A California fire department recently sent a message to drivers who park in front of fire hydrants: don’t do it. You might not only get a ticket and towed, but your windows might get broken, too.
"Ever wonder what happens when a car is parked in front of a fire hydrant and a fire breaks out?" Anaheim Fire and Rescue wrote on Twitter on Feb. 26. "Is a closer parking spot worth the broken windows and the citation and towing fees... Please do not park in fire lanes."
The tweet followed an incident earlier that day when firefighters responded to a call that had broken out in the kitchen of an apartment. When they arrived on the scene and discovered the car parked in front of the hydrant, they had no choice but to smash the windows of the car and feed the hose through.
“It’s common for us to encounter people parked in front of fire hydrants,” said Anaheim Fire and Rescue spokesperson Daron Wyatt. “But it’s not necessarily common for it to happen when there’s a fire.”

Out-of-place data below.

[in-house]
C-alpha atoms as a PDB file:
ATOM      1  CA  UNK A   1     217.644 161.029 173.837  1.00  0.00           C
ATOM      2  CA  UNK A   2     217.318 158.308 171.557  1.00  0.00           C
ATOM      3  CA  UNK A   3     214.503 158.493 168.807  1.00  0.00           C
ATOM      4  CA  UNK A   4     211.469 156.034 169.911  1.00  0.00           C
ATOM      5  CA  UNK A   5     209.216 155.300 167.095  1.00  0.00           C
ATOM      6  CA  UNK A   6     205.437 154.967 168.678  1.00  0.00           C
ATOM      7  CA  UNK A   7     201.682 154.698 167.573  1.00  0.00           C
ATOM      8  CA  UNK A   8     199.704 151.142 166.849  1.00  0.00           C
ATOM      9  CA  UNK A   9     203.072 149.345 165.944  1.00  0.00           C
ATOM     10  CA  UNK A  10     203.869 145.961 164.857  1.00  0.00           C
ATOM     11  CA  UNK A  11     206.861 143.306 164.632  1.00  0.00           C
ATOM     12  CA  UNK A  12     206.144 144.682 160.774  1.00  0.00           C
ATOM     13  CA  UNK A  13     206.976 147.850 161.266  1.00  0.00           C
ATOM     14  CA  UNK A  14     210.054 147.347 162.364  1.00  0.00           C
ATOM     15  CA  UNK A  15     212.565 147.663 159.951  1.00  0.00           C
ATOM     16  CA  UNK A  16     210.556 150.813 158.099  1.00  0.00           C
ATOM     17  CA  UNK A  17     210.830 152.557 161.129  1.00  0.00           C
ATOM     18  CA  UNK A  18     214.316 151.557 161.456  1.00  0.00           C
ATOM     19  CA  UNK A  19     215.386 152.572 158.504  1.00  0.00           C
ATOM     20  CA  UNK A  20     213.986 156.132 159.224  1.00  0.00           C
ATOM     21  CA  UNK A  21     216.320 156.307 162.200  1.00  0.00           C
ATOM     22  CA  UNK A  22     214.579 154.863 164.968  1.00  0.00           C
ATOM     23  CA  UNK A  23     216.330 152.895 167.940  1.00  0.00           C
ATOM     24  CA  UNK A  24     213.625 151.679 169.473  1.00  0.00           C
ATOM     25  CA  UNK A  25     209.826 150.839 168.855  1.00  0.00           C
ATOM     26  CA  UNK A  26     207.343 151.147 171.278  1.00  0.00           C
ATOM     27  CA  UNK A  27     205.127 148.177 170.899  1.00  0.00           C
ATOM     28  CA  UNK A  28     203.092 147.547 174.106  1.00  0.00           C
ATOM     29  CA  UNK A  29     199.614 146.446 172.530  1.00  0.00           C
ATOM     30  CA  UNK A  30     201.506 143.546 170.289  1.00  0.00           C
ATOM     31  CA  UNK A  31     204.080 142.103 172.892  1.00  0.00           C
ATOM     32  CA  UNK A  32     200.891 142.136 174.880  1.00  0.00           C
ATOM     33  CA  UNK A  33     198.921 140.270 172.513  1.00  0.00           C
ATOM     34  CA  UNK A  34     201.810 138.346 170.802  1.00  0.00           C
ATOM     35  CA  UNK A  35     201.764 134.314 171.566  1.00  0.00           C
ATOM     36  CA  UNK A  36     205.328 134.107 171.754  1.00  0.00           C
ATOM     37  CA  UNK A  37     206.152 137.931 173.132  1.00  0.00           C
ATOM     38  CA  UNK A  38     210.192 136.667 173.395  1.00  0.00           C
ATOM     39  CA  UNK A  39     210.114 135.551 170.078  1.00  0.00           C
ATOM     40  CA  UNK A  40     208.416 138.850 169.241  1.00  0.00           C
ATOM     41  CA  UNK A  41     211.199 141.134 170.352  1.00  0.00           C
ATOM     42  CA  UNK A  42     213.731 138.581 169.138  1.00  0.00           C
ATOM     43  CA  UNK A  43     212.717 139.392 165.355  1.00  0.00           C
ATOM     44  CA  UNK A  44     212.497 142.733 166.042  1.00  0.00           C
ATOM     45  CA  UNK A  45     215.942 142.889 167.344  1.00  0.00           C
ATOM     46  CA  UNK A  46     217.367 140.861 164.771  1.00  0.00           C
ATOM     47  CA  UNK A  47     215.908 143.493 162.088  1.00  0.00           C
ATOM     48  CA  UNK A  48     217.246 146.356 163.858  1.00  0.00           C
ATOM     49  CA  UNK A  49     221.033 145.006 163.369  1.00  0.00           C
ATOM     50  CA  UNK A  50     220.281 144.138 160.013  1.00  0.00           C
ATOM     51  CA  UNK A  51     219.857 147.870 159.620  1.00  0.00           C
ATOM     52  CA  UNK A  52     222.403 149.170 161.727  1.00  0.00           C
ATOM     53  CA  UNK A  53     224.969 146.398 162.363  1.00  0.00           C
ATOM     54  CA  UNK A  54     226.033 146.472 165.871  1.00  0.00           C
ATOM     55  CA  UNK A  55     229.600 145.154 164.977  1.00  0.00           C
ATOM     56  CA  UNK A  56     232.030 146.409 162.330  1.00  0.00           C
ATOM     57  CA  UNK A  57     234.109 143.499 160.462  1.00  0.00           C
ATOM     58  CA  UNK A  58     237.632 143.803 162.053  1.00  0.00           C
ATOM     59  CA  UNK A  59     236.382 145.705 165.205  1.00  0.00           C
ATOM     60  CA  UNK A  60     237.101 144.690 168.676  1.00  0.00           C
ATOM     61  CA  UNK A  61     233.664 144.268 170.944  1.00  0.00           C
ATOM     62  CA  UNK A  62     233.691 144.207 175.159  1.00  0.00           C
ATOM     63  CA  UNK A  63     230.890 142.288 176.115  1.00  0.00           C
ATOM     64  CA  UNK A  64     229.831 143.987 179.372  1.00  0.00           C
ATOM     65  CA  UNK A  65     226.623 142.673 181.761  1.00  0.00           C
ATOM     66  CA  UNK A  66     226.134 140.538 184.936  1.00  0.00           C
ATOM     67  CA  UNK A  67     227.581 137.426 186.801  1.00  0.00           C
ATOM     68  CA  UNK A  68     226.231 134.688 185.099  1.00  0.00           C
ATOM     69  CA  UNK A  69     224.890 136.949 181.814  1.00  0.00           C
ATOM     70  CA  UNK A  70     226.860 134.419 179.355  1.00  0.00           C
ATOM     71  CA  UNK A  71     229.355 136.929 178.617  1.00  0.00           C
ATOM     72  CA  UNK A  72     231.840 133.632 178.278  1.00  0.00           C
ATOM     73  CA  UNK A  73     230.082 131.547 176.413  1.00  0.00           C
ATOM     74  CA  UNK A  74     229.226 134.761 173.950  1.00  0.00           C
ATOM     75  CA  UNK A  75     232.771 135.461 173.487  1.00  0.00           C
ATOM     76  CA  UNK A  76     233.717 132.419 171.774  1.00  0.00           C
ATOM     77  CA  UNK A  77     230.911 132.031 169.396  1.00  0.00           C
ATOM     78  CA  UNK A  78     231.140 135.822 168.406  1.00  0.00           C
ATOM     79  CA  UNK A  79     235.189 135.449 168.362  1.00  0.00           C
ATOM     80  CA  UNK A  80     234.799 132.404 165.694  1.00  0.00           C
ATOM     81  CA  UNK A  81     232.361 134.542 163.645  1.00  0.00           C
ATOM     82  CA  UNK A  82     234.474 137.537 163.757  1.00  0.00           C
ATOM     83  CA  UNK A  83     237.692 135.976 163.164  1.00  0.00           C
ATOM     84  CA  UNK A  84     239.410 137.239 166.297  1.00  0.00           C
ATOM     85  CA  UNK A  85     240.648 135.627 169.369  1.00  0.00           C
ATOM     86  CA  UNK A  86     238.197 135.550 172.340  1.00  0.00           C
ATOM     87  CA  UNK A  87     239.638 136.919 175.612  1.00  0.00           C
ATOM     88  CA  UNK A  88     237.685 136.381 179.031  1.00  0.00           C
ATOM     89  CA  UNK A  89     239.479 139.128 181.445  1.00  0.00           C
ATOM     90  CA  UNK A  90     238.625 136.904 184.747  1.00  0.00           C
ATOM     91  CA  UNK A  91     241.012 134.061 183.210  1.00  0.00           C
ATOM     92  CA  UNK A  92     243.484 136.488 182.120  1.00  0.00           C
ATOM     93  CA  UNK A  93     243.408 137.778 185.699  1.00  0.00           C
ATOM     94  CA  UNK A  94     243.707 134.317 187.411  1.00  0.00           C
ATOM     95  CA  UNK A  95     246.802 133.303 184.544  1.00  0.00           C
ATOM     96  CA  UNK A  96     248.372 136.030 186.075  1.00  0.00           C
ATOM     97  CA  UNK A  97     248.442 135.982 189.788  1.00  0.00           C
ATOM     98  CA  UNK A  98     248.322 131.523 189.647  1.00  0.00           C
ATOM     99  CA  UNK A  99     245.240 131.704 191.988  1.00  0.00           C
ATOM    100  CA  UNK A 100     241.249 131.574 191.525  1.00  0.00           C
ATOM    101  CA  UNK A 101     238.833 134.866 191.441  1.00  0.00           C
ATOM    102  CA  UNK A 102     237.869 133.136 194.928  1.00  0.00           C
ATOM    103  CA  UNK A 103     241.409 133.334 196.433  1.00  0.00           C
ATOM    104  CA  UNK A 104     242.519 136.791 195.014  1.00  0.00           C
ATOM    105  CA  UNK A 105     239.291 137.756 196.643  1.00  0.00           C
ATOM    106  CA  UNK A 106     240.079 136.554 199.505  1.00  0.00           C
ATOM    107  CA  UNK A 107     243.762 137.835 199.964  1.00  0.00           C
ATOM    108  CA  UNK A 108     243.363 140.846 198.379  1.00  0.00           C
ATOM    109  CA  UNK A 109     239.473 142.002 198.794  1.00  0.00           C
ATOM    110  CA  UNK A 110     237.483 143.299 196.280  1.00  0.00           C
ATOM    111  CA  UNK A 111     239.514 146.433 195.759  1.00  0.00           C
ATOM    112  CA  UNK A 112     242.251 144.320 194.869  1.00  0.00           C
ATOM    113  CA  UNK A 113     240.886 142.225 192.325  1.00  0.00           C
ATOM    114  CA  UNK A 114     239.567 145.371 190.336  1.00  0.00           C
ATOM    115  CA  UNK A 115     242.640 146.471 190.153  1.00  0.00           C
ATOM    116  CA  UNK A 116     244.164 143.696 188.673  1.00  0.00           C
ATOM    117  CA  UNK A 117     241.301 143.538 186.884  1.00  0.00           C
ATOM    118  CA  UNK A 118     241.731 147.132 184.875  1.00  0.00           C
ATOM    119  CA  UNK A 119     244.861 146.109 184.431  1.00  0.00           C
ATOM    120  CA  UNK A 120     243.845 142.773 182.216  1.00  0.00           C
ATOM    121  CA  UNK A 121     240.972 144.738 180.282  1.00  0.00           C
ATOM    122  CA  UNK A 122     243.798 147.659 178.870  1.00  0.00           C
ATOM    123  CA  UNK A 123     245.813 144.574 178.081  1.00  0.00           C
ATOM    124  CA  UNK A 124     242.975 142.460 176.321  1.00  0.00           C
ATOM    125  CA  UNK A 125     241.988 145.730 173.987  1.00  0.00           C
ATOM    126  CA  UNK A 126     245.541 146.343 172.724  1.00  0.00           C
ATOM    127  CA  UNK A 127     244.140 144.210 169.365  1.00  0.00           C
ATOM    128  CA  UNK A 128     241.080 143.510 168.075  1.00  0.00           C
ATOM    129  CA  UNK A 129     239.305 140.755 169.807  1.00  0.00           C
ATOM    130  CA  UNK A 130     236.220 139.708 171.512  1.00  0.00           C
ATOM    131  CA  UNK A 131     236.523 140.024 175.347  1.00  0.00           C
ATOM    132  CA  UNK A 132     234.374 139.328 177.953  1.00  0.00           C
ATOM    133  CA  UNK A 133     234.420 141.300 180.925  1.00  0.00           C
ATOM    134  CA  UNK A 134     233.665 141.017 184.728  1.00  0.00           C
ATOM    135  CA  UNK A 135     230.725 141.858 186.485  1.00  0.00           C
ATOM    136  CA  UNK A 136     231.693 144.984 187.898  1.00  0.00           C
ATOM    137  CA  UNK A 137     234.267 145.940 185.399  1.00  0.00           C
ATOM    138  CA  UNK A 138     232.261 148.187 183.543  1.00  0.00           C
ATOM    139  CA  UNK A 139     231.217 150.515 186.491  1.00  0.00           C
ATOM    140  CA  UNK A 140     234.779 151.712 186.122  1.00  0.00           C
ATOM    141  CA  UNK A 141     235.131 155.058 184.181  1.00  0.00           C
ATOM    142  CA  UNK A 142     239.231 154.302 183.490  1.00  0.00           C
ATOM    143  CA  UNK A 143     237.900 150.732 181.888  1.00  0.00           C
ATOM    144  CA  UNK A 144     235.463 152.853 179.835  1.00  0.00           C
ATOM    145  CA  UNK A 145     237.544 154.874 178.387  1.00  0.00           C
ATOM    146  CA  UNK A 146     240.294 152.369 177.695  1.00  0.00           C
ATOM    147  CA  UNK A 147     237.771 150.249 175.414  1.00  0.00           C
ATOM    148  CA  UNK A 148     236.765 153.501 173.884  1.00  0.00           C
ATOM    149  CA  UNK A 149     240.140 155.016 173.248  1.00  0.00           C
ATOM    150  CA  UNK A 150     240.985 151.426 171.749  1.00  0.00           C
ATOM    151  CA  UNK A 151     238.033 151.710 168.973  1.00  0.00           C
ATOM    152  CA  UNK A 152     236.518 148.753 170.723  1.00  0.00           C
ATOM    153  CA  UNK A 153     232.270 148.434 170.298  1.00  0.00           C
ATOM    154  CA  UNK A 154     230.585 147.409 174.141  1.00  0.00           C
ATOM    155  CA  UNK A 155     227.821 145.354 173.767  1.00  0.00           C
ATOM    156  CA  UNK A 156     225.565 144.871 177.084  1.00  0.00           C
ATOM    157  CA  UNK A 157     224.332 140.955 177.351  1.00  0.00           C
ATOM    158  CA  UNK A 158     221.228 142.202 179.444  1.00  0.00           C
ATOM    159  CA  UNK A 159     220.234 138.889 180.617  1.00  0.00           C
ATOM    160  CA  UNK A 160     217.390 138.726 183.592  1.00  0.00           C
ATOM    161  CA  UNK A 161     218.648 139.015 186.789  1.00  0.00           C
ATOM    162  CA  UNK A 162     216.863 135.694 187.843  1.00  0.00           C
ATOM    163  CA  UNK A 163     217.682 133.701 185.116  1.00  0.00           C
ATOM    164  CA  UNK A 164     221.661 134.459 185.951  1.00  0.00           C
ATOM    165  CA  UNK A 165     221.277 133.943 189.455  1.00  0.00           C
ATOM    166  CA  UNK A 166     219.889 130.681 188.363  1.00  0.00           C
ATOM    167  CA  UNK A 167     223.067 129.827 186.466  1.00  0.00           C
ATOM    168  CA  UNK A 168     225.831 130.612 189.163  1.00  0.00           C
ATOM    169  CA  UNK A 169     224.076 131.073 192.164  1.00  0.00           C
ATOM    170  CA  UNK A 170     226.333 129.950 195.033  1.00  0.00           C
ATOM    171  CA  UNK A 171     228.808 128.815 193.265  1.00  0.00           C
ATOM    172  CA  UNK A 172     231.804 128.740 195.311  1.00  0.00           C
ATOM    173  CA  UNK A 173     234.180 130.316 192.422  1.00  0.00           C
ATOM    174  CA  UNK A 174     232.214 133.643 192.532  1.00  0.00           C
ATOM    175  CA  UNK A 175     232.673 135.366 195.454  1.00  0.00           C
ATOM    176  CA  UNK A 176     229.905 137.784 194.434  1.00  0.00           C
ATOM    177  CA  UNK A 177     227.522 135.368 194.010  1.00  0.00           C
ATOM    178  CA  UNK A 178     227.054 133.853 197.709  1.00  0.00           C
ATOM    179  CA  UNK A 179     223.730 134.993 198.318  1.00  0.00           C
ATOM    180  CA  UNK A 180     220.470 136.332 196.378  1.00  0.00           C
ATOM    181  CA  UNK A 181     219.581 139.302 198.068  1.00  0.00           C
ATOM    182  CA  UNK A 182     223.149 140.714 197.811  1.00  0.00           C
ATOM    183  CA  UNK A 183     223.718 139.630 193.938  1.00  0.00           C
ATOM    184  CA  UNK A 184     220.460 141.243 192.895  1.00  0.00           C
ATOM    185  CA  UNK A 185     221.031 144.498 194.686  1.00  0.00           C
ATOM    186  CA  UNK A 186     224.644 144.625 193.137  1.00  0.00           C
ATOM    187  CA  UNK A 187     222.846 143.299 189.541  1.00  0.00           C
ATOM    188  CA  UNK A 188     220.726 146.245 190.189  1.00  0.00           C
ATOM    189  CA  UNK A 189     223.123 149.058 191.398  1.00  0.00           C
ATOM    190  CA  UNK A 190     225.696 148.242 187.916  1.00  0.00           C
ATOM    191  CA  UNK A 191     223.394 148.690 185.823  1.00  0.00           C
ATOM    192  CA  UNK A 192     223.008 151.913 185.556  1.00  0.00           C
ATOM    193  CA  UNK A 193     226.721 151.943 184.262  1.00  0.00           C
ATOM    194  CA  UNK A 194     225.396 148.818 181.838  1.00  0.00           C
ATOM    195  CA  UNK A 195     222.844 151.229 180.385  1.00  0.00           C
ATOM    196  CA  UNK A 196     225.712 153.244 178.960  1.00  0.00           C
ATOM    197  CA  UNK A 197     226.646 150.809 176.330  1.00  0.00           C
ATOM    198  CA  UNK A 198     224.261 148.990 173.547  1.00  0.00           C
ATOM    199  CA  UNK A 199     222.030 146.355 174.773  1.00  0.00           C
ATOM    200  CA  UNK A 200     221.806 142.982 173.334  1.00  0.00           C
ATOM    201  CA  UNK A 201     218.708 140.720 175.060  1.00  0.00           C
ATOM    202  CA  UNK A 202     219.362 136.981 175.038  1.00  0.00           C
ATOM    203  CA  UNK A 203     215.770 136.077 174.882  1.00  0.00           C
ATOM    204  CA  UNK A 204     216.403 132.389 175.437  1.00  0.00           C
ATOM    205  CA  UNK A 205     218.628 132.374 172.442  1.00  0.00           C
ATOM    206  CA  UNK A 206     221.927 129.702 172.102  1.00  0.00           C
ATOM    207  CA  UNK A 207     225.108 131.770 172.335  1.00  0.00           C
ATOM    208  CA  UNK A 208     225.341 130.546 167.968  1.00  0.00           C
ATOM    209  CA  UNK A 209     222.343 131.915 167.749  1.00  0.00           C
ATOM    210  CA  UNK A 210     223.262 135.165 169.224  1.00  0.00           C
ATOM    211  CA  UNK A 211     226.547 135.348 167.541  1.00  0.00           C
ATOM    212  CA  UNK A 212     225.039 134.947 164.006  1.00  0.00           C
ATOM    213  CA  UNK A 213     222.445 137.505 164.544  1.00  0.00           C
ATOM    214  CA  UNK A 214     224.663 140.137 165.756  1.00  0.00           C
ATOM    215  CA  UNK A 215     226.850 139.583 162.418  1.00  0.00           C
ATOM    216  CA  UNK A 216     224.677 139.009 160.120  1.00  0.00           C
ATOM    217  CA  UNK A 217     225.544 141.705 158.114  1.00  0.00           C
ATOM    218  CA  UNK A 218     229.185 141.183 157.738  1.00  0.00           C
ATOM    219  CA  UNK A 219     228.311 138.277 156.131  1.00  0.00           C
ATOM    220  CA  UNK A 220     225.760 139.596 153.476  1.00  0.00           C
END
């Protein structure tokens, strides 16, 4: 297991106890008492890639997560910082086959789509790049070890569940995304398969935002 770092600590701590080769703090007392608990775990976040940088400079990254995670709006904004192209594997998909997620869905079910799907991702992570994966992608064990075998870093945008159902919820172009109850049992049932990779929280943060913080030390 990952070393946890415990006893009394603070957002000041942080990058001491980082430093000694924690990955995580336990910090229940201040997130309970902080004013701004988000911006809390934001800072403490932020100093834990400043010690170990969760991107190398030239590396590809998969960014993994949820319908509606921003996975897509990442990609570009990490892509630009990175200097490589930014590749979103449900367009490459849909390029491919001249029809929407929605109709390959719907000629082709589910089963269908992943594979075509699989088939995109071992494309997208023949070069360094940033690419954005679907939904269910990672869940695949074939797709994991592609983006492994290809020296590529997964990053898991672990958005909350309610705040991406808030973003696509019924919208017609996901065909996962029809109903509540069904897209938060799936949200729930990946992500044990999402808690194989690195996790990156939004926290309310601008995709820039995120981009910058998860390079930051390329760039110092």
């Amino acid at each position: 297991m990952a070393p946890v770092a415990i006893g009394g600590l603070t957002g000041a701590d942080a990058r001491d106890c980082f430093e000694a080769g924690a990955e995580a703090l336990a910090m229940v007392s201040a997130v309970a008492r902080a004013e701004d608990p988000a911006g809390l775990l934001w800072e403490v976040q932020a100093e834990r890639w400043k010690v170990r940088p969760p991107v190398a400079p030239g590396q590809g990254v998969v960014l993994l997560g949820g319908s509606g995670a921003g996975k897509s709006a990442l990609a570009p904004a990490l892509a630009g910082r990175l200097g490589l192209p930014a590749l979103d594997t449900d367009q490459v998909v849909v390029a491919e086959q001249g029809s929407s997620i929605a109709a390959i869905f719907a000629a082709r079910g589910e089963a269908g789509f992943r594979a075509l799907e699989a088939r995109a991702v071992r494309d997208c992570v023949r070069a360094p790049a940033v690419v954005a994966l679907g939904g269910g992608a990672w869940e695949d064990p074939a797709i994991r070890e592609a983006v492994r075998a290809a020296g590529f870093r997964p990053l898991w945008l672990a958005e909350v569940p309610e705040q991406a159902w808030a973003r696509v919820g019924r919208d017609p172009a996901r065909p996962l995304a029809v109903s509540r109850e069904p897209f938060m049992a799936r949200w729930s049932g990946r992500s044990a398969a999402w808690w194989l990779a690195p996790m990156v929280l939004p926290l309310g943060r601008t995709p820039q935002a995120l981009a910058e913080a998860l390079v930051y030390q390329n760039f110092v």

Feeding the hose around the car — whether that's over it, under it or around it — would force the hose to crimp at the coupling where it attaches to the hydrant and restrict water from flowing through.
“If it was feasible to do other things, it wouldn’t be illegal to park in front of a fire hydrant,” said Wyatt.
The fire department's tweet, which featured images of the car with shattered windows, quickly went viral.
Wyatt said that the post was not intended to embarrass or humiliate the owner of the car, but rather educate the public about a critical issue and hopefully change parking behaviors.
According to the fire department, the vehicle was cited and ultimately towed because the registration fees had not been paid in over six months.